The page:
Testing has driven the nation's education agenda during the No Child Left Behind decade, but now another debate is emerging: how much physical education children need during the school day.
As childhood obesity rates climb to disturbing levels, some say schools must do more than hold daily recess when it comes to keeping children fit. At the same time, a growing body of research suggests that exercise boosts students' learning and academic achievement.
The debate is likely to pick up speed this year as Congress is due to rewrite the decade-old No Child Left Behind law. A bipartisan group of House members supports language that would pressure schools to offer more physical education. The group wants to force school officials to collect annual data about how much physical activity their students get.
Across the nation, there is evidence that schools have reduced PE during an era of budget cuts, said Francesca Zavacky, senior program manager with the National Association for Sport and Physical Education.
And because most states don't have policies requiring physical education, they can easily trim the programs during economic crunch times.
"Physical education is not an accessory," Zavacky said. "It is definitely an important part of the core and supports every other subject."
A 2010 report from NASPE showed that only five states require PE for students every year from kindergarten through 12th grade. Federal law does not require physical education. Most states have their own standards.
North Carolina requires schools to provide 30 minutes of "moderate to vigorous" physical activity daily for students in grades K-8. The state also specifies that the exercise cannot be withheld or given in excess as a form of punishment.
In addition, the state recommends that elementary schools work toward having 150 minutes per week of instruction with a certified physical education teacher. The weekly recommendation for middle schools is 225 minutes per week for students, including both PE and health education.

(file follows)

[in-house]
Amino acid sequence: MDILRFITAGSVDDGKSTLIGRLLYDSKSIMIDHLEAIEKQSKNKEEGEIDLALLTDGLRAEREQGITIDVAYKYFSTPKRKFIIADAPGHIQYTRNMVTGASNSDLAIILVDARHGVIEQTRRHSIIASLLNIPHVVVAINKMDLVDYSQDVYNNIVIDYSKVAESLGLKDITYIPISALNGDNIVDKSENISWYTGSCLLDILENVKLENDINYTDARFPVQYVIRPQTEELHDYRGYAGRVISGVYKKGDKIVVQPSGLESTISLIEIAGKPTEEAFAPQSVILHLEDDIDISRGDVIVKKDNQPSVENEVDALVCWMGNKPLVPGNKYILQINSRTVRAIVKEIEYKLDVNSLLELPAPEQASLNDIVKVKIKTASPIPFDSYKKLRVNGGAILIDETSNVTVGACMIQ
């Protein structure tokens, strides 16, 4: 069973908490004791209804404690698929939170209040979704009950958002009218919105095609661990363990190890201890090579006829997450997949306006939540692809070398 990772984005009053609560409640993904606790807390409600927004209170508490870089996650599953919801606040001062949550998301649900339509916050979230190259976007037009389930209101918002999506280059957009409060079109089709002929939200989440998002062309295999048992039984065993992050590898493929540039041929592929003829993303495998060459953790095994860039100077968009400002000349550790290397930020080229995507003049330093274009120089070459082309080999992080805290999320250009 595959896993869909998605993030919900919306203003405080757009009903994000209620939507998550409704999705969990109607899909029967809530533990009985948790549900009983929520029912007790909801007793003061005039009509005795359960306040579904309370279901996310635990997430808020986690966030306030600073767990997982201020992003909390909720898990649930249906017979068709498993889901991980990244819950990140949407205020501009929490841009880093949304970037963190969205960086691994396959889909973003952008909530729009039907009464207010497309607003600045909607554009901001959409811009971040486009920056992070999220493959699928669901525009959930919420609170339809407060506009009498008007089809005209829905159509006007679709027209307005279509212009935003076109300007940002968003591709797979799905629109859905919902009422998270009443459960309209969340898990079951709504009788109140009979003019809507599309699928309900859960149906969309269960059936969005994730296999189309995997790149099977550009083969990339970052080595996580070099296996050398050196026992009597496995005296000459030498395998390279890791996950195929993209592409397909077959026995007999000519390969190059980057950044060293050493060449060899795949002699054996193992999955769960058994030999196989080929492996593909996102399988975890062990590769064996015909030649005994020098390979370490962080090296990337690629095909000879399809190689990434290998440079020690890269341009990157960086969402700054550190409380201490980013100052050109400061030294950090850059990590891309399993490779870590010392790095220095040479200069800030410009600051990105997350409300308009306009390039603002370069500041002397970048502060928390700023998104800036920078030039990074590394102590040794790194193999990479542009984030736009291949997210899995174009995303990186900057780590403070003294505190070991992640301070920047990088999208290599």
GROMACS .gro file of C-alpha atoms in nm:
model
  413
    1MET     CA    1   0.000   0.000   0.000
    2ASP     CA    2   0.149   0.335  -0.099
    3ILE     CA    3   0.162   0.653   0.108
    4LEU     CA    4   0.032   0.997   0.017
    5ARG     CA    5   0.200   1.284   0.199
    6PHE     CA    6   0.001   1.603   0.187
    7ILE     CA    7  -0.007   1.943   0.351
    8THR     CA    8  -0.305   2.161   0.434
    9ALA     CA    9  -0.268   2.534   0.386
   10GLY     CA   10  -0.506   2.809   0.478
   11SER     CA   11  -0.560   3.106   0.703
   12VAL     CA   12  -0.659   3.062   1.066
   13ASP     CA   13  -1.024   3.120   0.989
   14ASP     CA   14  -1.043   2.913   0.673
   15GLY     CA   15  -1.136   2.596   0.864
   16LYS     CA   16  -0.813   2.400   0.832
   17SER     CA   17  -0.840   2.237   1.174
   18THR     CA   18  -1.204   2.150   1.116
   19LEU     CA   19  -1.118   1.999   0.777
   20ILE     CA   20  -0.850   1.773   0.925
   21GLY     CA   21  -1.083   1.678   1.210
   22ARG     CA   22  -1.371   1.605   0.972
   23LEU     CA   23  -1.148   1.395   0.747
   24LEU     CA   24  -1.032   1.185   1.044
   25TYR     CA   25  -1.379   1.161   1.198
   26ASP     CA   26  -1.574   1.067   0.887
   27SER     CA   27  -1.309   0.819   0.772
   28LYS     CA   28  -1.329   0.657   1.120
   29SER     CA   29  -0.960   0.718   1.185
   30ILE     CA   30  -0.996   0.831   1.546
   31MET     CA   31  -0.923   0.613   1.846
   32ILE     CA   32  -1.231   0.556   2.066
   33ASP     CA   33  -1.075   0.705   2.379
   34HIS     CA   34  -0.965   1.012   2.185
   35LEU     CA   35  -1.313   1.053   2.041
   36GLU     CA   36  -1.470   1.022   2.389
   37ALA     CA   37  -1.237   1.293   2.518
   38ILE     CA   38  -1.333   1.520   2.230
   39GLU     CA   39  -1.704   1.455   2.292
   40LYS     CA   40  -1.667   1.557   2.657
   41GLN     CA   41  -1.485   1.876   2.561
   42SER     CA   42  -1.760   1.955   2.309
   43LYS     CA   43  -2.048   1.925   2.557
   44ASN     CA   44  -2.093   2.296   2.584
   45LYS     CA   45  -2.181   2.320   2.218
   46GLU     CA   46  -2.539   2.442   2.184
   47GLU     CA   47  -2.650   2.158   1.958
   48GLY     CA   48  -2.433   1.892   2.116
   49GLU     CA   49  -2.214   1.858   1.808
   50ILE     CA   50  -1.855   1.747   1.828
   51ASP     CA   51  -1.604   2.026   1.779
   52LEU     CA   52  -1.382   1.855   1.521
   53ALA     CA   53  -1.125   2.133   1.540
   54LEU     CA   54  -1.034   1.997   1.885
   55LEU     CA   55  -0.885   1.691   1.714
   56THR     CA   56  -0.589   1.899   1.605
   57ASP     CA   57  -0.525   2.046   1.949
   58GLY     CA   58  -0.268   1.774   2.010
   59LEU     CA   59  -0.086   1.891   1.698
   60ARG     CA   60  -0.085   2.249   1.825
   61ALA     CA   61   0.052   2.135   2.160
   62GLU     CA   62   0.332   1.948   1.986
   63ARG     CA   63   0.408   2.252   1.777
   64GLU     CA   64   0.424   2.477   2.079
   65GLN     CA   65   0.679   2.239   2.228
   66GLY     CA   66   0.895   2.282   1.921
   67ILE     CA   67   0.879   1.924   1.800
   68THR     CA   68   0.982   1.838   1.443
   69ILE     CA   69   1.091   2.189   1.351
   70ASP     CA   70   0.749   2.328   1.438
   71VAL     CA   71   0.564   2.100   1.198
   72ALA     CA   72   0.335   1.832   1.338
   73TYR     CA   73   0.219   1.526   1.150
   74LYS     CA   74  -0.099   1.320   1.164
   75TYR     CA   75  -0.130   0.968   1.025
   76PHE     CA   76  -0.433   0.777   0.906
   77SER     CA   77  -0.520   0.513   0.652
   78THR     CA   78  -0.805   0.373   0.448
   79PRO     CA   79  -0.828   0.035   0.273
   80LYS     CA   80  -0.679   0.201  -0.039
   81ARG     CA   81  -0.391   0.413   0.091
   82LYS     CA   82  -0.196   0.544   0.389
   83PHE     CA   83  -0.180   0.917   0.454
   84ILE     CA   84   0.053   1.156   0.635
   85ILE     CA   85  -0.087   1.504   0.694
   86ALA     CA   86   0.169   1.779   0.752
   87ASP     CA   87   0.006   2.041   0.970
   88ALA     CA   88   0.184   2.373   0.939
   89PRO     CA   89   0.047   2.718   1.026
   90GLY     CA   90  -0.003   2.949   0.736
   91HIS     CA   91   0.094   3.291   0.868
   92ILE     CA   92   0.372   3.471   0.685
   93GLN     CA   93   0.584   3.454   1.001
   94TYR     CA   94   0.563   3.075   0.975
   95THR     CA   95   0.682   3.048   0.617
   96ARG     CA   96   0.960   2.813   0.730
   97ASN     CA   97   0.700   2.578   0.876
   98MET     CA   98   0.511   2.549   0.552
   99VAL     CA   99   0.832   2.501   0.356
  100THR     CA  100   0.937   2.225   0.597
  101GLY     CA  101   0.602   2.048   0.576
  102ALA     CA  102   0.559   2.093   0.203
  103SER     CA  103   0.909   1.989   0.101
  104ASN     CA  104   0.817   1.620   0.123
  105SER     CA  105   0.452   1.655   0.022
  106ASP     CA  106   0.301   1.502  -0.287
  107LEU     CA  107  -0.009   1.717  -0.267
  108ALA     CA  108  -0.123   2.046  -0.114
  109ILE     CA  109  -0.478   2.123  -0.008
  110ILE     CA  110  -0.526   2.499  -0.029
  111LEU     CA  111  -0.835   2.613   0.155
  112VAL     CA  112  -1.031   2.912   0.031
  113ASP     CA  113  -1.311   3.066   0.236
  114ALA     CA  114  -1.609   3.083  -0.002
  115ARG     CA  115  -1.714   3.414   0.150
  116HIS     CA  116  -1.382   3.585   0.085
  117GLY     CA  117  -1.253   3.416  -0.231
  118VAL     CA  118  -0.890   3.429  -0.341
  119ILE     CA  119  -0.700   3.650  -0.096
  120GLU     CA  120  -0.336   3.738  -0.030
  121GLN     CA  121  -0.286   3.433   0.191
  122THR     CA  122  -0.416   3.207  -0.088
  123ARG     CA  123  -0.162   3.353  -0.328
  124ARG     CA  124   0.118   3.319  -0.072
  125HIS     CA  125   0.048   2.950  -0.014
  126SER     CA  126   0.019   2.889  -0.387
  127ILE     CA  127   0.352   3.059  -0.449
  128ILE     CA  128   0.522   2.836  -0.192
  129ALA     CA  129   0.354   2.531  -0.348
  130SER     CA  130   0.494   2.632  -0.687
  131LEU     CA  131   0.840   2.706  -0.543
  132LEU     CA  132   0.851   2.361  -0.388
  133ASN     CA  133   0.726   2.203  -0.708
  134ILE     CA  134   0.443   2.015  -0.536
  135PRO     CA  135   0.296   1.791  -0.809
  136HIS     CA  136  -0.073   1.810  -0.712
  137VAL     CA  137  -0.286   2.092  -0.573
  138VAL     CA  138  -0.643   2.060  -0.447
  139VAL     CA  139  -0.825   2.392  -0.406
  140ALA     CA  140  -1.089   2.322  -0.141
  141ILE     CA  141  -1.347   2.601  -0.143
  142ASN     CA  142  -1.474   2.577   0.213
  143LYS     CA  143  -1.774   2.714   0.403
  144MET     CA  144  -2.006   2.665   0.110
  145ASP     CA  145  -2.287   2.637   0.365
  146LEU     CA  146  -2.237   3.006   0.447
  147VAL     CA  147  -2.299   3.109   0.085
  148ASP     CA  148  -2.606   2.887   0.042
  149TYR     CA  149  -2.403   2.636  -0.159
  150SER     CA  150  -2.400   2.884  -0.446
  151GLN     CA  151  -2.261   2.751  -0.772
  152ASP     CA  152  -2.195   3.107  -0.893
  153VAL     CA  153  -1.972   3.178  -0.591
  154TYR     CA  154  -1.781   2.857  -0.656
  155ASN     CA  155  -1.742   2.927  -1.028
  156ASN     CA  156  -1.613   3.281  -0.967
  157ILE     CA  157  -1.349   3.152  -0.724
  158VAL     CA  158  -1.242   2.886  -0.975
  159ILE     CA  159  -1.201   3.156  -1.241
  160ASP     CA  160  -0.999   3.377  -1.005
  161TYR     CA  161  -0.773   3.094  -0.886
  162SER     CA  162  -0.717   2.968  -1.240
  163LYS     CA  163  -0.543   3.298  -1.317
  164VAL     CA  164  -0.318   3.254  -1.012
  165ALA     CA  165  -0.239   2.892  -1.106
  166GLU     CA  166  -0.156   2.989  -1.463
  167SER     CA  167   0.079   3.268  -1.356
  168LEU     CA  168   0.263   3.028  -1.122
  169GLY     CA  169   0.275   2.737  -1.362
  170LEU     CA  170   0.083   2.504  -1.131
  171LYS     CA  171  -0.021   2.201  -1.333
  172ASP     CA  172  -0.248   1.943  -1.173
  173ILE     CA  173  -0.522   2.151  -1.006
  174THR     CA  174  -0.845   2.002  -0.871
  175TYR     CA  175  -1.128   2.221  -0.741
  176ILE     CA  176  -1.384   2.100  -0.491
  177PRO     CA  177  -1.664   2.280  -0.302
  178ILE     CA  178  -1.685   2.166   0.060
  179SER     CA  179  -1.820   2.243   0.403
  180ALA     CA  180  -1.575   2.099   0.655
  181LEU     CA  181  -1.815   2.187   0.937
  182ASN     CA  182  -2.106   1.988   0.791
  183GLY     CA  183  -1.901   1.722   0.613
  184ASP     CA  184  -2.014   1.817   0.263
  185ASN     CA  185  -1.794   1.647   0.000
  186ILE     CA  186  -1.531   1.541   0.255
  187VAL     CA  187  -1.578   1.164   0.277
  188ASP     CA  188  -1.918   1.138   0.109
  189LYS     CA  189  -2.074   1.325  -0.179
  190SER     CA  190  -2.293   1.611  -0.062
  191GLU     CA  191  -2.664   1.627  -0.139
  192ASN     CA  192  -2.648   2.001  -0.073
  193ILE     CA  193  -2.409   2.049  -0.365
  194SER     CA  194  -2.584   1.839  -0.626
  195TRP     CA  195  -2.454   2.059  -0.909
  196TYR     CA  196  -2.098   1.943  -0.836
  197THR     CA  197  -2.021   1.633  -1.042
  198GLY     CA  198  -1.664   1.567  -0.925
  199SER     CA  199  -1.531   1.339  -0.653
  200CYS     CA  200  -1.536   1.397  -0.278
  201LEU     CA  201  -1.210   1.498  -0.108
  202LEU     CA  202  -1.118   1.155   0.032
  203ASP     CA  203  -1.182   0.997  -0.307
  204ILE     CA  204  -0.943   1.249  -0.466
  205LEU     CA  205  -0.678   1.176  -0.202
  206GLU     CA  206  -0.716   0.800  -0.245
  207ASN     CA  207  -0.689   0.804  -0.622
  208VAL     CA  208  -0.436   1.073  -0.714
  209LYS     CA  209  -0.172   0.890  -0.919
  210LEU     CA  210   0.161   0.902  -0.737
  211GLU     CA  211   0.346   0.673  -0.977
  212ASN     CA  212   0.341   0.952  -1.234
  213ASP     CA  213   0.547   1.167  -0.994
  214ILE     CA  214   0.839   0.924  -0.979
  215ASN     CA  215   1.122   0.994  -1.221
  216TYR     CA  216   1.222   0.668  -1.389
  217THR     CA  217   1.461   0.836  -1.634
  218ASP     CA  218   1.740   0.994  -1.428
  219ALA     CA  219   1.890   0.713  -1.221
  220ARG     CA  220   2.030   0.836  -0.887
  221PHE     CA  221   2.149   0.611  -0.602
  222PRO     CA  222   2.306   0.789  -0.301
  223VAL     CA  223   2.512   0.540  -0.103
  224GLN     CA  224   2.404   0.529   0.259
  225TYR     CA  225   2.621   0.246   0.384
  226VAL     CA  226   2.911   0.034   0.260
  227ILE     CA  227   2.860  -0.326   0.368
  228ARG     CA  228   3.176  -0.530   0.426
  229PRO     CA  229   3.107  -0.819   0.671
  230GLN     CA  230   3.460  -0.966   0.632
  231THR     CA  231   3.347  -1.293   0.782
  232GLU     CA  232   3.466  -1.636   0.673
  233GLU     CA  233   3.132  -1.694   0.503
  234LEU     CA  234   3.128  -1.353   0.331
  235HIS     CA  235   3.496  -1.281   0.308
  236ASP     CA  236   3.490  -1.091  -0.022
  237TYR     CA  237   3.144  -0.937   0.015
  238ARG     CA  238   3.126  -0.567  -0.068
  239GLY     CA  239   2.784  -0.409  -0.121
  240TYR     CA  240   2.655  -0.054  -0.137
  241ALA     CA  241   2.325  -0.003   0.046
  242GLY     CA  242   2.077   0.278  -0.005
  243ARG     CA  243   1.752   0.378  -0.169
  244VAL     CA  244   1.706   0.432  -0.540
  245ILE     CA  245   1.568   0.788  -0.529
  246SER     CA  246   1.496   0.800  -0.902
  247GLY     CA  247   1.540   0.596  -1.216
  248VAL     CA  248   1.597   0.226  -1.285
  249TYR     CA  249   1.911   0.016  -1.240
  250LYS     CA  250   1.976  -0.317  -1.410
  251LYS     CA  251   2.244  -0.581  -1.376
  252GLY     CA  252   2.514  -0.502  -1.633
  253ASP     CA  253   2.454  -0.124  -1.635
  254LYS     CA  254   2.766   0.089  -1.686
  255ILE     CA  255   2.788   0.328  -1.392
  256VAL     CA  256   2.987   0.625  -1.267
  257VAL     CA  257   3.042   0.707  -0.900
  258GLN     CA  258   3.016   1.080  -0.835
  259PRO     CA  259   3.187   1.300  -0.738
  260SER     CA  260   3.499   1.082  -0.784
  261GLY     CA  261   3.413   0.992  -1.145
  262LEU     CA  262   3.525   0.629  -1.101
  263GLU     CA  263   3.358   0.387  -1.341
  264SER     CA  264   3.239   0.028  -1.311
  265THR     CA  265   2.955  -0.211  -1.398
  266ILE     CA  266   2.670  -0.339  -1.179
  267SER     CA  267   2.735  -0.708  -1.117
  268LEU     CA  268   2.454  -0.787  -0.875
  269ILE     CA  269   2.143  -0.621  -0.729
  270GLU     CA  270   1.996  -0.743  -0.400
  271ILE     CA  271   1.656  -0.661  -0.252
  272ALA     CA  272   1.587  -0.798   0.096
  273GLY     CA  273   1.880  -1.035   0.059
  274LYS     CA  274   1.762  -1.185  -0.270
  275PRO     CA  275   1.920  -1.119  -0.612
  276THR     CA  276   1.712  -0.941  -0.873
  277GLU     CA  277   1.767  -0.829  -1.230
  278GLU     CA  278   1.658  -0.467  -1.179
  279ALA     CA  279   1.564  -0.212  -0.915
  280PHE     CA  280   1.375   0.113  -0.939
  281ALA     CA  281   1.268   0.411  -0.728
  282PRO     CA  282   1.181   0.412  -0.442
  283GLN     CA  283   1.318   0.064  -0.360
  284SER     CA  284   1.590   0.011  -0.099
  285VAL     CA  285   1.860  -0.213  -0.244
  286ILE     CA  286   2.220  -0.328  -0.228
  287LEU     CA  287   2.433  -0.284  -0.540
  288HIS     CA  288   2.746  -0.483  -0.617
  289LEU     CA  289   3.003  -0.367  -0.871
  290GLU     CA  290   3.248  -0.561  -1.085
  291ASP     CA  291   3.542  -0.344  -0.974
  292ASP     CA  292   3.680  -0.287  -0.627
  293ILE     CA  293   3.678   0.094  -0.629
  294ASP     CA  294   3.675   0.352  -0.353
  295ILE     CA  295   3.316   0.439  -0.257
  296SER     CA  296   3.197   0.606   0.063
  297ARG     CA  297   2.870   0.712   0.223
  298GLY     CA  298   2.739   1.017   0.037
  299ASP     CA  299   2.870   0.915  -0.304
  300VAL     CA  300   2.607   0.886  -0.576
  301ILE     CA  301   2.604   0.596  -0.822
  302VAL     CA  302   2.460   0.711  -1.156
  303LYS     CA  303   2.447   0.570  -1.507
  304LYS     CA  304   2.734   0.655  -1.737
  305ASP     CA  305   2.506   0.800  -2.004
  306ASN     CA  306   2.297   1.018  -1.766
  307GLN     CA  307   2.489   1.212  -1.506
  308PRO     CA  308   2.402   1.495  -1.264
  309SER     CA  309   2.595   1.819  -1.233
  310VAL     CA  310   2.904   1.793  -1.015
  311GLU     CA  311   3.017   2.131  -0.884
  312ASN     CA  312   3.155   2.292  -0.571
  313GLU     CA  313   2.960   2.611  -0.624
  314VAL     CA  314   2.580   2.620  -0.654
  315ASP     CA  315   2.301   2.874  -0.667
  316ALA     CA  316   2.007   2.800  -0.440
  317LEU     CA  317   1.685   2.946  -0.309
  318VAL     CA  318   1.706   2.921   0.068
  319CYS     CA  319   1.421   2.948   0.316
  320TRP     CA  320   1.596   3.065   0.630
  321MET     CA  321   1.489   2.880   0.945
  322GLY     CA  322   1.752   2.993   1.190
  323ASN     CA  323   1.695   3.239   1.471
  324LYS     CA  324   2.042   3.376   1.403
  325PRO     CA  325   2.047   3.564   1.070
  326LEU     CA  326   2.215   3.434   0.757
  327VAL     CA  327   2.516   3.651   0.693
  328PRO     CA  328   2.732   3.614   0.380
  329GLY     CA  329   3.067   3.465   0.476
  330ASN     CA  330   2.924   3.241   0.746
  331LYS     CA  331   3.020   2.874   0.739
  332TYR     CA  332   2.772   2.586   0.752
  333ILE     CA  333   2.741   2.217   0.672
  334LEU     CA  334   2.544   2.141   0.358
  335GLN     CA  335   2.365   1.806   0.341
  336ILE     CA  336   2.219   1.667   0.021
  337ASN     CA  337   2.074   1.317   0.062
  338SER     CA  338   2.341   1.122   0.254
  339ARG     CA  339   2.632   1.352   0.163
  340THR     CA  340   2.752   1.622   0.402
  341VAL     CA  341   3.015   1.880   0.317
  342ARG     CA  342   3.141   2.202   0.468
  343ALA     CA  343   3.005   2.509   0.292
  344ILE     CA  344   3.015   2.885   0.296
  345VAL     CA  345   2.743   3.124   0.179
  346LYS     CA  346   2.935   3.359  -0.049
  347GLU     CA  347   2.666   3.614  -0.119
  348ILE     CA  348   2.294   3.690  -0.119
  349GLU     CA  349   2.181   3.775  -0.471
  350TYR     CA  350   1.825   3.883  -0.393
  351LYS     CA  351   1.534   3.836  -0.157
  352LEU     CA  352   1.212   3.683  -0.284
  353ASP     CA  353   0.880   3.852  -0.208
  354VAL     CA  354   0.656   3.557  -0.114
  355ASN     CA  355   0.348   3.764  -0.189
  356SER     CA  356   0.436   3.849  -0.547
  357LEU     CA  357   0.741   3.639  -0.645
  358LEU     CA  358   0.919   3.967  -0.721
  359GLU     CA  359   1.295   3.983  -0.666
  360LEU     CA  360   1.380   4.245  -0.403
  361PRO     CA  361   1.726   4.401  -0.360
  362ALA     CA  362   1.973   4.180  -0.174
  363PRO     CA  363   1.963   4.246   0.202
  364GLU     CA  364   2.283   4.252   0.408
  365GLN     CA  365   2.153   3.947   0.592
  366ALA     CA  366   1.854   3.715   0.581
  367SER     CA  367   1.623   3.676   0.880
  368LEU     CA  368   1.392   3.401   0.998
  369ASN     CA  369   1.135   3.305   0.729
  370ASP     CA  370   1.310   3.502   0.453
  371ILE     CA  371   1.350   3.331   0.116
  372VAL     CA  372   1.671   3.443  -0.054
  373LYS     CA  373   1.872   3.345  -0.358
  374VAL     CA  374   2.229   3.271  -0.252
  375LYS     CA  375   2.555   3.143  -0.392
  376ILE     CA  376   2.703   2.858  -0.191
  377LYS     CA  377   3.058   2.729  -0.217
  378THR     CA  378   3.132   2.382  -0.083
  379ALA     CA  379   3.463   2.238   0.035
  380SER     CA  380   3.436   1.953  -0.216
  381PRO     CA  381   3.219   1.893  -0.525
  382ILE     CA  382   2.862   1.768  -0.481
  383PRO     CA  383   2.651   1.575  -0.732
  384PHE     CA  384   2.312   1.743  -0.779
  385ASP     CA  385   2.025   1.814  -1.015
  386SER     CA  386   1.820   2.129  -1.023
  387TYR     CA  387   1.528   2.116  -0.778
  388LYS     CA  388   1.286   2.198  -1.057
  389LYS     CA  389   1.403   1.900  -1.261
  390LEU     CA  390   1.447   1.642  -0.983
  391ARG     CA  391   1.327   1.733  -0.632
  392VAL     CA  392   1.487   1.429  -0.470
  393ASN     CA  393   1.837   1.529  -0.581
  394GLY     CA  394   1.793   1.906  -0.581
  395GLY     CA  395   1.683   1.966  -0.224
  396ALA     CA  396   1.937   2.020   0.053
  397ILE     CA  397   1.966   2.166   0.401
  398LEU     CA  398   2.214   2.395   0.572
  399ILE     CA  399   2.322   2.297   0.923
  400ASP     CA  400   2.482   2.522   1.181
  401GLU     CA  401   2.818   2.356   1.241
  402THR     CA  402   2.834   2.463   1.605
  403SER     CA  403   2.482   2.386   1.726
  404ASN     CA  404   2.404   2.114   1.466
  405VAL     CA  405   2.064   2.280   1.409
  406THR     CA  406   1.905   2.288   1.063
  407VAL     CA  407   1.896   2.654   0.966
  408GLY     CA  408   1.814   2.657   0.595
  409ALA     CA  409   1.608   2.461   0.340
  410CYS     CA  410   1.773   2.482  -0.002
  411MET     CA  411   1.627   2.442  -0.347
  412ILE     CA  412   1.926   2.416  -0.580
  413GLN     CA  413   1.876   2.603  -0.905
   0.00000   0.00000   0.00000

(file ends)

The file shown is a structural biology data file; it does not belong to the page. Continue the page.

Meeting the minimum
Fifty-one percent of North Carolina's school district health advisory councils report that all of their elementary schools meet the 150-minute standard of PE with a certified PE teacher, according to a new report prepared for the State Board of Education. Fifty-two percent say their middle schools provide 225 minutes a week of health and physical education. Health education includes instruction on drug prevention, anti-bullying and pregnancy prevention.
The state has not measured whether school districts have cut PE instruction to cope with budget cuts in the current year, said Paula Hildebrand, who oversees health programs with the state Department of Public Instruction.
But the PE figures in the new report show slight improvement over 2009 and 2010.
Some schools are finding ways to boost physical activity without having more time in the school day and more money for PE teachers and equipment.
At Fuller Elementary in Raleigh, the school started a 5K running club two days a week after school. With a resulting monetary award, the staff worked out a deal with a local store to provide running shoes for $35 a pair. The shoes are kept at school, and students can check them out for track practice.
Also two days a week, Fuller has walking club in the morning before the first bell. Students walk the track and earn a rubber band every time they complete 12 laps, equal to one mile.
Classes compete, and a bulletin board plots the miles logged. This week, the tally stood at a combined 2,401 miles for those students participating.
"It builds a lot of school spirit. The kids really take it seriously," said Chris Scott, principal, who reminds students in daily announcements to choose "white milk" instead of the sugary chocolate or strawberry flavored.
Later this month, A.B. Combs Elementary in Raleigh and its PTA will offer its first "Get Real, Get Healthy" family health fair to educate parents on healthy choices. The fair will include tips on healthy cooking, an appearance by a former Olympic sprinter and basic medical information.
"We look for every opportunity to infuse ideas about health, wellness and athletic participation," said Debbie Powell, a PE teacher at Combs.
Walking to raise money
Most PE teachers today multitask, Powell said, incorporating math during basketball dribbling or integrating dance with athletic movement.
"We really do have to get a lot into a small amount of time," she said.
At Davis Drive Elementary in Cary, the PTA holds a walkathon to raise money instead of selling wrapping paper or cookie dough. The PE staff will help children learn to track their calorie intake and exercise. Those who do can win a T-shirt.
"It's just become a natural part of our day," said Chip Mack, the principal.
If schools adopt various strategies such as these, they can begin to make a dent in the obesity problem, Hildebrand said.
"Obviously there is not a silver bullet or we would have done it by now," she said. "It's just a very complex issue."
Rob Hotakainen of McClatchy Newspapers contributed to this report.